I will do a tissue fit for skirt/dress length, as I’m pretty short and usually get to lop 4-6″ off the hem of every dress or skirt. And I’ll carefully, carefully fit bodices just to double-check the bust darts, but with the knowledge that an FBA is in my future, as is a waist-nipping. Maybe if I learned from the mistresses of tissue fitting I’d be better off, but for now, I trust my muslins more!ReplyCancel

  • Gail - I love that tailoring book too. The instructions are clear and the illustrations do exactly that. With help of the book I was able to confidently venture into a tailored jacket for my husband.ReplyCancel

  • Vicki Kate - I have to admit that I use FFRP more for how to make the necessary adjustments than for the actual tissue fitting. I rely much more on my tapemeasure and comparing my measurements to the pattern piece measurements and the info on the pattern. I know I nearly always need a FBA, so I use FFRP to ascertain the best way to make the extra room. Sometimes I just jump in and pin fit as I go (once I’ve done the flat pattern alteration based on my measurements) sometimes I’ll muslin the garment to check the fit. Really, it comes down to how precious the fabric is!

    Reading the comments thought it does seem that a proper course makes a huge difference on the success of the technique, but I’m happy with my process at the moment. As I develop and my knoweldge increases and my eye becomes ever more critical I imagine my methods will evolve…ReplyCancel

  • beth - I love the Plestch and Palmer books on fitting, but tissue fitting does not seem to work for me either. I think the more bumps and valleys you have, the more difficult it is to get an idea of what is really happening. Flat pattern measuring and a muslin are the only way I can be sure I can get sufficient insurance that I am not making a colossal mistake (and even then I end up with more than my share of wadders!)ReplyCancel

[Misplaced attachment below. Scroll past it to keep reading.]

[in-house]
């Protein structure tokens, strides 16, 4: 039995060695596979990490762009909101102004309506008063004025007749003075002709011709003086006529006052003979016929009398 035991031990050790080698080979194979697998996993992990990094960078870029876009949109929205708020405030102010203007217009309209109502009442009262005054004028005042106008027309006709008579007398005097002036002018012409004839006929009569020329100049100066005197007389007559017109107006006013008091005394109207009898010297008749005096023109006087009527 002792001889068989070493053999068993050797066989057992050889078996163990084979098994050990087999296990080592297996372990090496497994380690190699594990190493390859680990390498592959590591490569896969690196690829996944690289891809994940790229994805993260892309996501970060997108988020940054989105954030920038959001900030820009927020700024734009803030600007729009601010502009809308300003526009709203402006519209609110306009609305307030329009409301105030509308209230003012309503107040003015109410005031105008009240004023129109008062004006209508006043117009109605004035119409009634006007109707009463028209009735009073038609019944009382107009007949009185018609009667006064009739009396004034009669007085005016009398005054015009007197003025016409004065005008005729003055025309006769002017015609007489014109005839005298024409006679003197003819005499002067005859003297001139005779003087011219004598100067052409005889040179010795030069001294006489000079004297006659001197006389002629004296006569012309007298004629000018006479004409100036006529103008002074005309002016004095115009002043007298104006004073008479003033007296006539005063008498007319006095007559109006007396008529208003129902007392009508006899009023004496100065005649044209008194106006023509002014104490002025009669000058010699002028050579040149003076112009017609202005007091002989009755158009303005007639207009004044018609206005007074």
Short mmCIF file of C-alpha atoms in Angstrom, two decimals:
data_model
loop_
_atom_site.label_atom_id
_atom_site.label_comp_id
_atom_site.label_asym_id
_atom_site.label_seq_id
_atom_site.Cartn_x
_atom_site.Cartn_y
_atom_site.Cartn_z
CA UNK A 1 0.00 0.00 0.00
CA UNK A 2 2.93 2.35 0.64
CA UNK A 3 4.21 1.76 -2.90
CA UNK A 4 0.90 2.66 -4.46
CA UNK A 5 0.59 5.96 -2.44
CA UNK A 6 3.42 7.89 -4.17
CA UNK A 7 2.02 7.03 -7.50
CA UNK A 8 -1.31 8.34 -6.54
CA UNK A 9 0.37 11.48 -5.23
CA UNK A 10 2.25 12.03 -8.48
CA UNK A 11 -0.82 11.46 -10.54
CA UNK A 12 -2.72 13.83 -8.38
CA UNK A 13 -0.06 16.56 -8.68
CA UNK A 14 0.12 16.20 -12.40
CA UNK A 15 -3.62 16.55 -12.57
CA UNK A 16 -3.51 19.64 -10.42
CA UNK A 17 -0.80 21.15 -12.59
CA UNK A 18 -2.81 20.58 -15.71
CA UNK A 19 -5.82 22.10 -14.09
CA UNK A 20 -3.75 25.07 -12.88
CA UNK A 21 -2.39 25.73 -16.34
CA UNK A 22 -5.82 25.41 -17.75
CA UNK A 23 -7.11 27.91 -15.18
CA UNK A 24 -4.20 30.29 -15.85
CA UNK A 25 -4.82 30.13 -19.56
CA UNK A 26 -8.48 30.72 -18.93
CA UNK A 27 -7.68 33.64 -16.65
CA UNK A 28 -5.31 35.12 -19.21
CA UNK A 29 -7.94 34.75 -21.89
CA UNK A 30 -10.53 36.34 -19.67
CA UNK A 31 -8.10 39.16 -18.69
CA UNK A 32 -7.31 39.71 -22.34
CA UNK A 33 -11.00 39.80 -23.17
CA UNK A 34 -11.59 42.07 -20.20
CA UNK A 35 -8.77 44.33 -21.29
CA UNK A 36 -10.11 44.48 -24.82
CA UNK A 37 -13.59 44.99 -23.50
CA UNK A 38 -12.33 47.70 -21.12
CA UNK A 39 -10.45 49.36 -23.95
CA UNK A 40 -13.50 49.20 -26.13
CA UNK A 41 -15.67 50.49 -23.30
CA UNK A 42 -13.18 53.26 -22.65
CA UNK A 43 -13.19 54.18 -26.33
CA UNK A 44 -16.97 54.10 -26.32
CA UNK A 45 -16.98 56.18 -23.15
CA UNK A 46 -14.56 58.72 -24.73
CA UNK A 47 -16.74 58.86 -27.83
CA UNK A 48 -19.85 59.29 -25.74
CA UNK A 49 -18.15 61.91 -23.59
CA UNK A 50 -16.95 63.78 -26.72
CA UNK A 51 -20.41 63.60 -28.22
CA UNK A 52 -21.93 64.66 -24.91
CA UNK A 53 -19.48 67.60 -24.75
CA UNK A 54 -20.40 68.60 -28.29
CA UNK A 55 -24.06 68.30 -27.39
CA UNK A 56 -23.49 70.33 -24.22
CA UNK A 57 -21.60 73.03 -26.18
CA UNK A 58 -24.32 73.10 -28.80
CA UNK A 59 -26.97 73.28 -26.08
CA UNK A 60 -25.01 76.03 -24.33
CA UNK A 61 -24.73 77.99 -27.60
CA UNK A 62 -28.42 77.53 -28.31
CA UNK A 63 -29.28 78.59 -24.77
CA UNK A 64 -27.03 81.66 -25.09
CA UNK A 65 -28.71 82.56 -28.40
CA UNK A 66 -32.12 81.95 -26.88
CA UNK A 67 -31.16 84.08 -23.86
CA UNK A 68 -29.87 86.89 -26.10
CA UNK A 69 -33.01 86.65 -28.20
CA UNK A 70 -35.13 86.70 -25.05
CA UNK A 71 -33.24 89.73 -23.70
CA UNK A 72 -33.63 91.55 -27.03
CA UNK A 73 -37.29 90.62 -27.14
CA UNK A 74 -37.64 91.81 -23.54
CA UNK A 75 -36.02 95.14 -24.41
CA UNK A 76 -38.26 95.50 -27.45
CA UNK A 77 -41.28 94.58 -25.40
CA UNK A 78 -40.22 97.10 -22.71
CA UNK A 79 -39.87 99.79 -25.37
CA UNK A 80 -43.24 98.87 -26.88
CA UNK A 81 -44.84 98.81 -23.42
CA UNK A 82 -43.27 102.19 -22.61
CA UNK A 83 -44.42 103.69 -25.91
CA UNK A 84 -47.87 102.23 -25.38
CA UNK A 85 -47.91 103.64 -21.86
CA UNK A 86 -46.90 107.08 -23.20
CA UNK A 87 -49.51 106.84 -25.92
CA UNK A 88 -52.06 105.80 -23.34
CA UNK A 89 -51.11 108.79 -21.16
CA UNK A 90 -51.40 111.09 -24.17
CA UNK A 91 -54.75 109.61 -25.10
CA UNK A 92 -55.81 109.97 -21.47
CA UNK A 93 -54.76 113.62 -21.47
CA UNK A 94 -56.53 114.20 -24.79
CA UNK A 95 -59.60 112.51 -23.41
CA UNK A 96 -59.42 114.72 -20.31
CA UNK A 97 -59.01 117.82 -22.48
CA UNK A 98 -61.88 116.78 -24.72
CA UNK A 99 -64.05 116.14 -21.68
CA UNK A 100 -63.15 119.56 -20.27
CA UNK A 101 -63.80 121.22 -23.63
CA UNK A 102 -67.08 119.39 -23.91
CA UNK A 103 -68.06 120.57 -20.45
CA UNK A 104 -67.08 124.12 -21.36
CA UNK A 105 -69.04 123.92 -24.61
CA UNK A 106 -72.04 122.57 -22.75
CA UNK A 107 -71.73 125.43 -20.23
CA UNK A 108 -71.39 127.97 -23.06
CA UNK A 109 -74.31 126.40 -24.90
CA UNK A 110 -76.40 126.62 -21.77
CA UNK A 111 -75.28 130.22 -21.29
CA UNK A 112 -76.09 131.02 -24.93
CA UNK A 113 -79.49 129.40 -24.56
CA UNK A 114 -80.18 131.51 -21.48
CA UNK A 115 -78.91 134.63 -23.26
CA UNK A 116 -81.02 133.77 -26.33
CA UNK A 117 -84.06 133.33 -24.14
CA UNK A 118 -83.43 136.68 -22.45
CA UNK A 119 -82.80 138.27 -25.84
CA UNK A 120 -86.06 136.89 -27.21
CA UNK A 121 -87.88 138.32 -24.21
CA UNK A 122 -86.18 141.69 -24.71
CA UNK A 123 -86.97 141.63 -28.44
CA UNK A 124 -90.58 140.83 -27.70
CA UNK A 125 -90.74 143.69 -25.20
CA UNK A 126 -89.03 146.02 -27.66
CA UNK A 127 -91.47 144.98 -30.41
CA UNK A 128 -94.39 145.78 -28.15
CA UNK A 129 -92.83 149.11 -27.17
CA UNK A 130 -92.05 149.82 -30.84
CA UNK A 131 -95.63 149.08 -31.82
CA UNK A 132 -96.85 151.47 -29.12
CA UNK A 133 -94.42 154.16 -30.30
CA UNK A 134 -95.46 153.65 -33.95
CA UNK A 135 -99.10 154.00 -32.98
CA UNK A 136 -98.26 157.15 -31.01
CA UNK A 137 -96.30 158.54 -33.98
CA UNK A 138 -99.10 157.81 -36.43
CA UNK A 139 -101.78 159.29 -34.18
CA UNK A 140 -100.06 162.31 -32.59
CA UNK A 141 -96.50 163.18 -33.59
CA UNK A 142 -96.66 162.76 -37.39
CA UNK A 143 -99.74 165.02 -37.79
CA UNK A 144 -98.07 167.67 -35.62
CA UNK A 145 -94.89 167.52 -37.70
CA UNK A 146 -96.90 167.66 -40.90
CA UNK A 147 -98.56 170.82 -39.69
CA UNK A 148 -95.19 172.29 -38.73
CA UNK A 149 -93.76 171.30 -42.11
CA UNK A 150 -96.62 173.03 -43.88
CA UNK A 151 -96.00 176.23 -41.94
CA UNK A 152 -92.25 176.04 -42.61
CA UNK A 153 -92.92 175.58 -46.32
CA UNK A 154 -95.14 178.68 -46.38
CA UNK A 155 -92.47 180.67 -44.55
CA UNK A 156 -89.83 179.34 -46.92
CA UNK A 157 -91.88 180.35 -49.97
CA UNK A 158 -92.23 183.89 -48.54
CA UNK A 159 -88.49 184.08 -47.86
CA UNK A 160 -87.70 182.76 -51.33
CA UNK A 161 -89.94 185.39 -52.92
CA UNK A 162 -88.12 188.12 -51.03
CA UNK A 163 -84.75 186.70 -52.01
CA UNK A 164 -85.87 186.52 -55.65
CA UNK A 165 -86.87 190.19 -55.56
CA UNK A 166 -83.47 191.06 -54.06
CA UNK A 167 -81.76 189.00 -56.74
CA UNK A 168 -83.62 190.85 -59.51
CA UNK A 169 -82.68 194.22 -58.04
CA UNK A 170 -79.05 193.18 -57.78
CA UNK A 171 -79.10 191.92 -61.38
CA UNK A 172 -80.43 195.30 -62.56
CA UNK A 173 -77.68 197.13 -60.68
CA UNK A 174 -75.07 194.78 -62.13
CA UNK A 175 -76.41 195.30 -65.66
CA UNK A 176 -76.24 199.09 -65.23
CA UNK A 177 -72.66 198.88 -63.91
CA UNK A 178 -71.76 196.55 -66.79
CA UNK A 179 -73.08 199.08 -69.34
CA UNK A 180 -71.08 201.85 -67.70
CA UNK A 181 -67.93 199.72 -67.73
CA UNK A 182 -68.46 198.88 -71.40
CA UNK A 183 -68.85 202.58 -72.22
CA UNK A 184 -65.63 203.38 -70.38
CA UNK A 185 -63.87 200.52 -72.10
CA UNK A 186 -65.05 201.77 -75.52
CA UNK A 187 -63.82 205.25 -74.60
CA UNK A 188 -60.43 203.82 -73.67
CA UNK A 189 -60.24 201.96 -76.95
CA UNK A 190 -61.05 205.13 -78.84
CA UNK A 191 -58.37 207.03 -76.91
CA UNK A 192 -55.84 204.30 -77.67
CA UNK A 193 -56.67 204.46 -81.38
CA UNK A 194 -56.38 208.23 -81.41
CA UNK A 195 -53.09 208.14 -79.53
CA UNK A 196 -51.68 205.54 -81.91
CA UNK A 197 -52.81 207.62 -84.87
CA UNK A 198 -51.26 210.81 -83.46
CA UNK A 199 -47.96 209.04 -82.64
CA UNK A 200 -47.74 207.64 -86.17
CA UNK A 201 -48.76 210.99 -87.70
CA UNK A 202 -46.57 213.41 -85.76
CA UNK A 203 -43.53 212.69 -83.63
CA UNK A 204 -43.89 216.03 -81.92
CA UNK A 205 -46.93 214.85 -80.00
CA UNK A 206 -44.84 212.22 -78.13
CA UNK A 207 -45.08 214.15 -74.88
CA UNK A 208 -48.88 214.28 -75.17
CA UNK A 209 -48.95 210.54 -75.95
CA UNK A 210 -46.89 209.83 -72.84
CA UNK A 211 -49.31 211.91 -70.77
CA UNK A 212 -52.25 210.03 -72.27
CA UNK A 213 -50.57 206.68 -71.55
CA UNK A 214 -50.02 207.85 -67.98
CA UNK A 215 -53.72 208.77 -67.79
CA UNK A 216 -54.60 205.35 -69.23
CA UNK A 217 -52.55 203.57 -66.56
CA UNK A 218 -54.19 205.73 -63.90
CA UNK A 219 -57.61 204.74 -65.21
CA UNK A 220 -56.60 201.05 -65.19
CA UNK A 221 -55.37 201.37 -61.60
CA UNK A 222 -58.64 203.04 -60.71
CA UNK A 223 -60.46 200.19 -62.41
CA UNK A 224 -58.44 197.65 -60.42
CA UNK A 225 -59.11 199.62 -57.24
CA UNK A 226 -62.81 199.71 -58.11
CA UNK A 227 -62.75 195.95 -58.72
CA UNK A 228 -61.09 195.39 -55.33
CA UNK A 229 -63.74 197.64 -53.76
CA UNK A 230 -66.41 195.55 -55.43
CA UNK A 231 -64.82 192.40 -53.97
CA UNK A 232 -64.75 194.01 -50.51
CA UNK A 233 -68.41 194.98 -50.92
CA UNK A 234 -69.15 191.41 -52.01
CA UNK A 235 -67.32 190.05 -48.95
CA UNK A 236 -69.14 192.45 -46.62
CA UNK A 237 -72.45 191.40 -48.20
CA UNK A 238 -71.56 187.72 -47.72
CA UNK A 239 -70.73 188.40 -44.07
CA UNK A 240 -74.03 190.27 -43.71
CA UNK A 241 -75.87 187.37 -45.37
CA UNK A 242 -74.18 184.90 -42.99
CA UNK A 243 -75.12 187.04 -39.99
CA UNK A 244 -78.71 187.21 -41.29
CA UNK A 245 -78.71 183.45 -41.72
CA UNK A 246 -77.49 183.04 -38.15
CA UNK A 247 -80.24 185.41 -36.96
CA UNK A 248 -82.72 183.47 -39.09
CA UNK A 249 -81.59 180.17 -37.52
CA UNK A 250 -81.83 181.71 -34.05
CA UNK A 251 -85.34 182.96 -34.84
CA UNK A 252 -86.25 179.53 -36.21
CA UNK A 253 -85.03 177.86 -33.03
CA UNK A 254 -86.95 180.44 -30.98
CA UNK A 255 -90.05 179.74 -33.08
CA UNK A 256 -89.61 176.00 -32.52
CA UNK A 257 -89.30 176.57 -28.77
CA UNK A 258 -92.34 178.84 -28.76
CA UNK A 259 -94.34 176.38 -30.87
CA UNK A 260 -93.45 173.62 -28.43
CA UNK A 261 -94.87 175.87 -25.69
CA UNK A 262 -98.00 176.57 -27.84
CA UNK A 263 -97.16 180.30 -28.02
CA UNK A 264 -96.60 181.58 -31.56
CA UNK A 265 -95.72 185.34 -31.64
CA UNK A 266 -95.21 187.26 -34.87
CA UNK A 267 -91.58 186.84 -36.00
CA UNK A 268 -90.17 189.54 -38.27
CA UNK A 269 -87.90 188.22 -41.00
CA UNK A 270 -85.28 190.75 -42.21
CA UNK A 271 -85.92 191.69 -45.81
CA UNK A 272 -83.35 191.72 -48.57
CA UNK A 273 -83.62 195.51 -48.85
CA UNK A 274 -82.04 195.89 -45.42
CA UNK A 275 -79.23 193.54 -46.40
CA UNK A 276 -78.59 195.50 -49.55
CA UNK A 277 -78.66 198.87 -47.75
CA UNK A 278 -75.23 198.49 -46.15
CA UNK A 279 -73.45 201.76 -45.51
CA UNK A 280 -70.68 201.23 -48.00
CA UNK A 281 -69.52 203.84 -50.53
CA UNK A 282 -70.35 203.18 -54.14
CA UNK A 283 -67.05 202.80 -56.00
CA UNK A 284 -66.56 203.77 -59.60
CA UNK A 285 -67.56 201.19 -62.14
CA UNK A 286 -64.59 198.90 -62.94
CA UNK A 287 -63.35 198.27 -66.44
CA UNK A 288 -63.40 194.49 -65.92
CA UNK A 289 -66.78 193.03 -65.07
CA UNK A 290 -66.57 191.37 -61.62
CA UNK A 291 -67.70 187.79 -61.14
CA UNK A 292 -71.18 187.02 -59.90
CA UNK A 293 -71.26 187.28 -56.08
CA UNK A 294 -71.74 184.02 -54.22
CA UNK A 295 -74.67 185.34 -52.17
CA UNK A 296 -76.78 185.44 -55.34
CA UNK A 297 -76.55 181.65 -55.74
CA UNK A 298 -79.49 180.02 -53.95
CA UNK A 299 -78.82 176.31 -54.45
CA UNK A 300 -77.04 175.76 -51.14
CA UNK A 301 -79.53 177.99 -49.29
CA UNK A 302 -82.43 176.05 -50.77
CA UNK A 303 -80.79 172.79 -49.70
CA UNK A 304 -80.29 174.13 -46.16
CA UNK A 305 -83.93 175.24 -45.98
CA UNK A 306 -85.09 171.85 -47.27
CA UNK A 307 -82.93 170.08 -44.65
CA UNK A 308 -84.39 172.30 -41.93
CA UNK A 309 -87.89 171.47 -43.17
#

• Tee - I only tissue fit when doing a full bust adjustment (using Palmer Pletsch’s Full Busted DVD) or checking the waistband on a skiers. I make a muslin for just about everything. I love Palmer Plestch books and dvds.ReplyCancel

  • Linda Baker - Tissue fitting is just about impossible without a friend. I recently bought the Palmer Pletch book and absorbed its contents. .Drew a body map and understood my figure variants so I knew that the problem was not for example, sloping or square shoulders, and also my torso is longer than the pattern sloper standard. Very helpful basic info. Got the Mc Calls Fit Pattern to complete the process. I made the fit pattern up, pinning seams only. However to make life easier, I put a ZIP up the front so I could get it on and off easily. Started with the back adjustments, then length and then bust points until a perfect fit. Then tested on old patterns that I had written ‘yuck’ comments on, re drew them as per my basic, sewed them up and ‘perfect’. I do incorporate design ease as I prefer, and think carefully about shoulder and neckline width adjustments with darts and/or ease to maintain integrity. I have also successfully resized patterns up to two sizes smaller than I using my basic sloper. I have a basic dress dummy also which I have padded out to more closely imitate my shape. That helps alot too. I am 99% self taught, trial and mostly error until now.ReplyCancel